11. Just an update... I had my second consult with a Radiation Oncologist in Seattle - same hospital network where I had my lobectomy in 2018. I am so glad I got a second opinion. Loved the R.O. I spoke with. The second sentence out of his mouth was that he was really surprised that our local cancer center was wanting to treat this suspicious spot so soon. He actually laughed and said how tiny it was. He did not talk at me - he talked with me. He did not dictate what the course of action would be but rather what route he believes is warranted - as long as I am comfortable with the plan. In a nutshell - He agrees with my surgeon that this can wait. They do not want to over treat. He is very comfortable in waiting another 12 months for my next CT scan and stressed this is not life threatening. He said the bigger risk is in a recurrence in the right lung where I had my lobectomy, and scans have fortunately been showing NED. In 12 months, we'll see what changes have taken place. He said I will likely need to treat this with radiation, but they'd like to hold off for as long as possible. I will likely require fiducile markers. He will treat it with their Cyberknife equipment, probably 3x over a 3 day period. I asked him why my local clinic told me 5 sessions over 2 weeks (and the local clinic told me Cyberknife would not work as well; but they don't have Cyberknife)... He was quite blunt and said "Because they can get the maximum revenue by scheduling five treatments". That summed up a lot for me. He also said he has seen three patients from my city in the past week (who are not going to our local cancer clinic for treatment). I told him how I received a call last week from the nurse navigator from our local cancer clinic, "reminding" me that I have cancer and being very pushy about my scheduling and starting my radiation treatments... I was really taken aback by that call. Left me angry and in tears. I did not need to be "reminded" that I had/have cancer. I felt threatened and bullied because I said I wanted a second opinion. After that phone call I had no desire to seek medical care for this locally. I am very grateful I can still access care in Seattle. The Seattle R.O. did not sugarcoat anything for me. He would not use the word "cure" (another point in my book!) either. We did talk about the likely possibility of treating lung cancer long term with spot welding treatments. He was optimistic that there may be new treatments in the not so distant future. What he helped instill in me was that they will not over treat; they will continue to watch and assess in order to help maintain my breathing and quality of life. I did not feel like this was a death sentence nor did I feel alone in this. He will let my surgeon know what we discussed and said he would like BOTH of them to follow me at this point. Am I nervous about waiting? Heck yes... especially when life has revolved around CT scans every few months for the past four years. To go one year will require a mindset adjustment. I'd like to have a year off from this, if possible, and even live a little bit in denial if I can I know there are no guarantees and this can all change, but I felt very grateful today. I know I will never be "cured" but there is also a very good chance that I might be able to live many more years with this. I am very glad I got a second opinion. It helps enormously to "connect" with your doctors.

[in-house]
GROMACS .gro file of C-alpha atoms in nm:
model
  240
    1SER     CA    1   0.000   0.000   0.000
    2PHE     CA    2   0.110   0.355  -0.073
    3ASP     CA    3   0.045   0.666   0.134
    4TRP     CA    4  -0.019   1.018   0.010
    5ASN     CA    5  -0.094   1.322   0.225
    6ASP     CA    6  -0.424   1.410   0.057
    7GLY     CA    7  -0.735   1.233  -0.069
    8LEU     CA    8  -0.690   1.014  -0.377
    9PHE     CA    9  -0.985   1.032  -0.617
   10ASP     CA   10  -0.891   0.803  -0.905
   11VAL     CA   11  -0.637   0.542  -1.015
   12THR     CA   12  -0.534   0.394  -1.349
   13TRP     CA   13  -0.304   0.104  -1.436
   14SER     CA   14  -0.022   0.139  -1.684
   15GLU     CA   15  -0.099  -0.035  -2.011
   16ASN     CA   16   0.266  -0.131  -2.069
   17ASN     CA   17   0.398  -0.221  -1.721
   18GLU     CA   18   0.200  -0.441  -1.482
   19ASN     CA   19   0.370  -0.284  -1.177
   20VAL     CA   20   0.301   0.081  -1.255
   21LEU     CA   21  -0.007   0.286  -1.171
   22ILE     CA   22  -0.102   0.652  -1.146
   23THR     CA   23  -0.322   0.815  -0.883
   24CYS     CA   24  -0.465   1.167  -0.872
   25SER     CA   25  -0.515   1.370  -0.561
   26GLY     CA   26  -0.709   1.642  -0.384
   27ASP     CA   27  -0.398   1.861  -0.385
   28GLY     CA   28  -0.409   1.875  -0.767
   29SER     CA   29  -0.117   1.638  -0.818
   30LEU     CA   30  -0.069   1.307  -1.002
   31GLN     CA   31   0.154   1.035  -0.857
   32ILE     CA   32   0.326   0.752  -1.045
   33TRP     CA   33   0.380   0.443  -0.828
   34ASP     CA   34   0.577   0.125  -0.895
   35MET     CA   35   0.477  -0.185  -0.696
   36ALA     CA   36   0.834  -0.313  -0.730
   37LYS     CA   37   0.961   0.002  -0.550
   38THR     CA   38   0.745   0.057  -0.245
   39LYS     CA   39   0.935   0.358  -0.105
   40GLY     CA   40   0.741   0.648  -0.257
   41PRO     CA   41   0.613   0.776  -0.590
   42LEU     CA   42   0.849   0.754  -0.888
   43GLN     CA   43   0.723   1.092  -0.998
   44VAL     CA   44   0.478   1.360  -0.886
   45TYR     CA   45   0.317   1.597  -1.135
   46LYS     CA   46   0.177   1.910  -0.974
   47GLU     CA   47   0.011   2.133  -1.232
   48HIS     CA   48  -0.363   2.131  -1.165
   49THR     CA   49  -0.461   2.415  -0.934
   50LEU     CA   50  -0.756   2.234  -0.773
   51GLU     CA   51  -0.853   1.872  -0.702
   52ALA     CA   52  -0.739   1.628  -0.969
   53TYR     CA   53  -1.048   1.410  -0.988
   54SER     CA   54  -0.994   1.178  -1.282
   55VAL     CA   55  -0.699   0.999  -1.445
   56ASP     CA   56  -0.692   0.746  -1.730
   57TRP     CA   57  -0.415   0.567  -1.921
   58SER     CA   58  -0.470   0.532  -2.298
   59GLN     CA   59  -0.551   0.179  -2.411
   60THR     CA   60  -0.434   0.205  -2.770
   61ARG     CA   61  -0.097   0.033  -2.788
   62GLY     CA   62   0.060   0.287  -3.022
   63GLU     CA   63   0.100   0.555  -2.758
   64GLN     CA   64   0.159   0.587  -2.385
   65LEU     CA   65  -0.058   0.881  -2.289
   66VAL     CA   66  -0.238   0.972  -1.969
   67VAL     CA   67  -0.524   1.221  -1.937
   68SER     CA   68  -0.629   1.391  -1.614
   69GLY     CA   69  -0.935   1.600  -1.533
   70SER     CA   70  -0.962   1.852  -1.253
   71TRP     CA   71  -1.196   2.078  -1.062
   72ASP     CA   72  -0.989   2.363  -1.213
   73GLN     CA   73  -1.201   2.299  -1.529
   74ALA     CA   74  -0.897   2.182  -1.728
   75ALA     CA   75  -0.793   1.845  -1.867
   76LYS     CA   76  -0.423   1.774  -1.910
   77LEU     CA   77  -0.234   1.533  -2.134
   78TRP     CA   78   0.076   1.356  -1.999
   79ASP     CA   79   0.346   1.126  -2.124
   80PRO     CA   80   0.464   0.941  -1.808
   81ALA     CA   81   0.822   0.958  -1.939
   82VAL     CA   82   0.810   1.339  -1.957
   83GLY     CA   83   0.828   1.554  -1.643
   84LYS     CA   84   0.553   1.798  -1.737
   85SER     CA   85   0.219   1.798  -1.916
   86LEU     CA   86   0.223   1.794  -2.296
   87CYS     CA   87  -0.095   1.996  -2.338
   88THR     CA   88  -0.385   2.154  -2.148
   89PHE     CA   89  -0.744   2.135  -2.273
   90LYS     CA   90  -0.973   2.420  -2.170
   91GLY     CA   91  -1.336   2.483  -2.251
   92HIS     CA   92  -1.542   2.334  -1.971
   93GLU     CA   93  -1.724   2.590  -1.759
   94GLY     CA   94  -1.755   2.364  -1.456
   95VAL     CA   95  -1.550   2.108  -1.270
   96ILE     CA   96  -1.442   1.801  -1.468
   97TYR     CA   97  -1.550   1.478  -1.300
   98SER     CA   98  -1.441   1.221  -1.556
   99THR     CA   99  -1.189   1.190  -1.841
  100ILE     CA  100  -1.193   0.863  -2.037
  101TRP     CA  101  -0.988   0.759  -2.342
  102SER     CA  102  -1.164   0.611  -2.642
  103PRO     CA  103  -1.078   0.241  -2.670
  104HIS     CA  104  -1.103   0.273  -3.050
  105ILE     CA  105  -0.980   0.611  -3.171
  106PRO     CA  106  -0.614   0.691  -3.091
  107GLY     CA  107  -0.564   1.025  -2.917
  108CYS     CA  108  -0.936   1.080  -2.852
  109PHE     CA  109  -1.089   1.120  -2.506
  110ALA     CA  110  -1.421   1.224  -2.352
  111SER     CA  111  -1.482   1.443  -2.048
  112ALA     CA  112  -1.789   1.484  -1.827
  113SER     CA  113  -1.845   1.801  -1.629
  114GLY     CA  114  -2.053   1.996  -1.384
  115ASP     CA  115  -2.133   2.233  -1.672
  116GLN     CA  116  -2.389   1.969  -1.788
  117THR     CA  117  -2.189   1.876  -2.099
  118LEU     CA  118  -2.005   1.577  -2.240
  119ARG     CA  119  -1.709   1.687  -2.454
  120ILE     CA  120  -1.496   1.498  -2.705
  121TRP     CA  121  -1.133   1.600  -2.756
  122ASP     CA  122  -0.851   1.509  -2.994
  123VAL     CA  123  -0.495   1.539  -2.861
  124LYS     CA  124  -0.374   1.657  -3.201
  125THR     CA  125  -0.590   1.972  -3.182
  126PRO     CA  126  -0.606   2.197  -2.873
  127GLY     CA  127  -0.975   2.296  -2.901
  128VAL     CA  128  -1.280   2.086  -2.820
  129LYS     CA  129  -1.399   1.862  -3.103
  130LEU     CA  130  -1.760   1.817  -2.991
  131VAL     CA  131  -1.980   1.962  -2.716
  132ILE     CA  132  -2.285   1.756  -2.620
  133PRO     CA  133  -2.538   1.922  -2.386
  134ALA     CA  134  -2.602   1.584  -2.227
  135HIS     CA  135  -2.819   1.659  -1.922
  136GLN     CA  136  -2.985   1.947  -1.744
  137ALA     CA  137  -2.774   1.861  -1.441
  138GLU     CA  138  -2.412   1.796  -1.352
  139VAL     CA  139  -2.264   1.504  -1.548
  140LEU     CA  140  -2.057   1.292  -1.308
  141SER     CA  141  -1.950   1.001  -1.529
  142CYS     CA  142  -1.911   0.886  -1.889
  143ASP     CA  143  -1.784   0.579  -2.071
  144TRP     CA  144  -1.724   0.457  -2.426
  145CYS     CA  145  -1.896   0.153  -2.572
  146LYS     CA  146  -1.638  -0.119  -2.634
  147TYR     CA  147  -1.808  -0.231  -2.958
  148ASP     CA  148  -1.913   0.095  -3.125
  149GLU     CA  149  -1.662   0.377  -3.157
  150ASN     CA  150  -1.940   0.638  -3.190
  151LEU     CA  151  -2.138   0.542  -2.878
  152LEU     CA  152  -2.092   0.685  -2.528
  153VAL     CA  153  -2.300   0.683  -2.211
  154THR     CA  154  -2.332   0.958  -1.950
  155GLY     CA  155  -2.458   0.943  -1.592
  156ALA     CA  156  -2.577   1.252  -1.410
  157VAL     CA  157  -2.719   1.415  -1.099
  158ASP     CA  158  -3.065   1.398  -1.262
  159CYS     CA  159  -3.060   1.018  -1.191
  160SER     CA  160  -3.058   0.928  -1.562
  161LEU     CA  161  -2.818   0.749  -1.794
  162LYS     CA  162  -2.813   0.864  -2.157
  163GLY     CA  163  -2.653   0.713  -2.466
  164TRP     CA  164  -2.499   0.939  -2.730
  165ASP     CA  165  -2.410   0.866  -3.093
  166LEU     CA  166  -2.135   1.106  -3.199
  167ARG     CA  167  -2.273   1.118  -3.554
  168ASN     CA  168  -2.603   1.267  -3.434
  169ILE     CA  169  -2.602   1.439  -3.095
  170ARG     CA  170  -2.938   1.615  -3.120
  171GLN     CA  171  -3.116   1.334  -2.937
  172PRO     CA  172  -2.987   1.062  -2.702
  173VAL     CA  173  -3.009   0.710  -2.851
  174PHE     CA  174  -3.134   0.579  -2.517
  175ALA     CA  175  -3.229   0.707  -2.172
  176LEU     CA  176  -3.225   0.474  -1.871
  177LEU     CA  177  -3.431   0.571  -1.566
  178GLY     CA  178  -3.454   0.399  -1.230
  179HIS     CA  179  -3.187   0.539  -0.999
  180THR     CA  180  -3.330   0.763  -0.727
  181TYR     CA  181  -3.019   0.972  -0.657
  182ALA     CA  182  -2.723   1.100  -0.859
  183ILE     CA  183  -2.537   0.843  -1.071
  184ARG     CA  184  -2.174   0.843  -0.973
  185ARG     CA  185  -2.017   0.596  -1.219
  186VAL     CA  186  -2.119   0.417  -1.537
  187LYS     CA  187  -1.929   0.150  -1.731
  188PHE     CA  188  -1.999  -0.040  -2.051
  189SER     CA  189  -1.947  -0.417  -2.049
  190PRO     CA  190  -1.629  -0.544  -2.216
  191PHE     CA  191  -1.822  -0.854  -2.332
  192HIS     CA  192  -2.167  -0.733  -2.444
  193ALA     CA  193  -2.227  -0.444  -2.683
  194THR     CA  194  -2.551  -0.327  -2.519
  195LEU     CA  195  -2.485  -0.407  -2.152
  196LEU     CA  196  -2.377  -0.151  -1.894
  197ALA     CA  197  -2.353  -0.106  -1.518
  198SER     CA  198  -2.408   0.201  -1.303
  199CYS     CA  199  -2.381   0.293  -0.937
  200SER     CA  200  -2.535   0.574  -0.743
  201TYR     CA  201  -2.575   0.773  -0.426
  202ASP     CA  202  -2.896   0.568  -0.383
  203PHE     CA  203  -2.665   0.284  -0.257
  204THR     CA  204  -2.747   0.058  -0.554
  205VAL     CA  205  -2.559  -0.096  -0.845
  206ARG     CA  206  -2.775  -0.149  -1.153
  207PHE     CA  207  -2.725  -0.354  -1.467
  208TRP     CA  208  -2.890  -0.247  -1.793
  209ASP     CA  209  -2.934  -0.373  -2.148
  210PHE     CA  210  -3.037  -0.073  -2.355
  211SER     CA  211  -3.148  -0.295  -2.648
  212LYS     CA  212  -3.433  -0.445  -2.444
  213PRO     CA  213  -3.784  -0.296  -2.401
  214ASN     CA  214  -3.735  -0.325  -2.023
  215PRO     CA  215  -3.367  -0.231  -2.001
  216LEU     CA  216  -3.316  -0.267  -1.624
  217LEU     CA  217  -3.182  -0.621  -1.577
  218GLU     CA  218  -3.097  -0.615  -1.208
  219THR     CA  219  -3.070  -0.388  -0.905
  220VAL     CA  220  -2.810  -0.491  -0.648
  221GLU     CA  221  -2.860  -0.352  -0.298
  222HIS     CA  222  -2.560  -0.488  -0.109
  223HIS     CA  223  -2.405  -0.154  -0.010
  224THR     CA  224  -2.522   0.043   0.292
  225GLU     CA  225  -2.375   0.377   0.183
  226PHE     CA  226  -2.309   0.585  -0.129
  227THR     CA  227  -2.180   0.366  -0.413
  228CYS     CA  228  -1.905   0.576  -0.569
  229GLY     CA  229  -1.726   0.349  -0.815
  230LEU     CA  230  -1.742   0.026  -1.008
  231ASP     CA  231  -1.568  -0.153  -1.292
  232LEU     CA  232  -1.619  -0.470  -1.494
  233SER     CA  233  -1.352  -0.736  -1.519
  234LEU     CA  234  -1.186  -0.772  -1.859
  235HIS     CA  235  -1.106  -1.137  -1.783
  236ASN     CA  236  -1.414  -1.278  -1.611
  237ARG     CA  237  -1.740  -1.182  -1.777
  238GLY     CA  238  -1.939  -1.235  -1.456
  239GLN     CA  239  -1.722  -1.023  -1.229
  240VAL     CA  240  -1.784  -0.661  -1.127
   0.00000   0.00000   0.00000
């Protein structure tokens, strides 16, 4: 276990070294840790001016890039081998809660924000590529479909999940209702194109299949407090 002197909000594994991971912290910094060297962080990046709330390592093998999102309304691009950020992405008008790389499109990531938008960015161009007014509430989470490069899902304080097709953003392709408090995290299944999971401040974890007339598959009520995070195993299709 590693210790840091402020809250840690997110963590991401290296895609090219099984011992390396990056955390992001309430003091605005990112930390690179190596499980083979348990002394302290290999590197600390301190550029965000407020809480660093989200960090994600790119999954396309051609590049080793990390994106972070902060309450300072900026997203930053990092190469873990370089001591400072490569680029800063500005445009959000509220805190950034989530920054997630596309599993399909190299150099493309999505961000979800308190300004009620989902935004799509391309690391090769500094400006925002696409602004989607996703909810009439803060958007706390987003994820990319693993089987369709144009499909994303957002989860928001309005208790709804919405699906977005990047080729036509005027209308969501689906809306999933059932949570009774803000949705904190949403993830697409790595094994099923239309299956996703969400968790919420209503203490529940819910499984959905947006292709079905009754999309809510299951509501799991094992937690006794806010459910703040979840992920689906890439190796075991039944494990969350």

12. "I really HATE how insurance dictates our care and what we can have done." Could not agree more. So sorry you are having to go through this when you need to concentrate on keeping your immune system up and being well-rested prior to surgery. I agree with all of the advice you have received here. I have only had CT scans, tele-med visits/consults and a recent thyroid ultrasound, but no hospital procedures. I hope this can be resolved for you quickly and in your favor.
  13. Thank you for the update Barbara... I can "hear" your stress, but as others have said - You really can do this. You can get through the procedure and you can quit smoking. We are all here to support you. Sounds like your husband will as well since he's already taken that big step! One thing that worked for me (in addition to a firm mindset) was to breathe deeply whenever I thought I wanted a cigarette. I would just stop and take several deep breaths and it would relax me. It was actually very similar to what I used to do with a cigarette / why I smoked to begin with. The only thing missing was the actual cigarette. Try cutting a straw down in size and take a "puff" on it instead of a cigarette. Maybe the action of holding the straw alone will help. I would not focus too much on what the nurse told you about the chest tube. After-all, she did say pain medication will be given! Seriously - things were a real blur those first few days for me. I just remember waking up after the procedure and seeing my son sitting in the corner of my hospital room and I was just so grateful... that was the only, really important thing that mattered to me. My biggest fear was anesthesia or that something would go wrong with the surgery and I would never see him again. The rest of the stuff after surgery (blood work, x-rays, chest tube removal, etc.) just came and went and left no traumatic memories. I had my lobectomy without a 100% guarantee that the lobe had a cancerous nodule, so it was a gamble in some ways. It was cancer and, surprisingly, I was grateful. Grateful that it was cancer so that I didn't have it removed for no valid reason. Grateful that it had been caught early. After that - nothing else really mattered other than I was happy to be alive. I just wanted to walk and get back home as soon as possible. Save your energy for that! I am not good at following this myself - but nevertheless - remember: The only thing we have to fear is fear itself. That can be applied toward chest tubes and giving up that last cigarette! I am curious as to how you are going to be able to drive yourself home after four days in the hospital??? I have a feeling you've been taking care of others... Please enlist help from others if you can.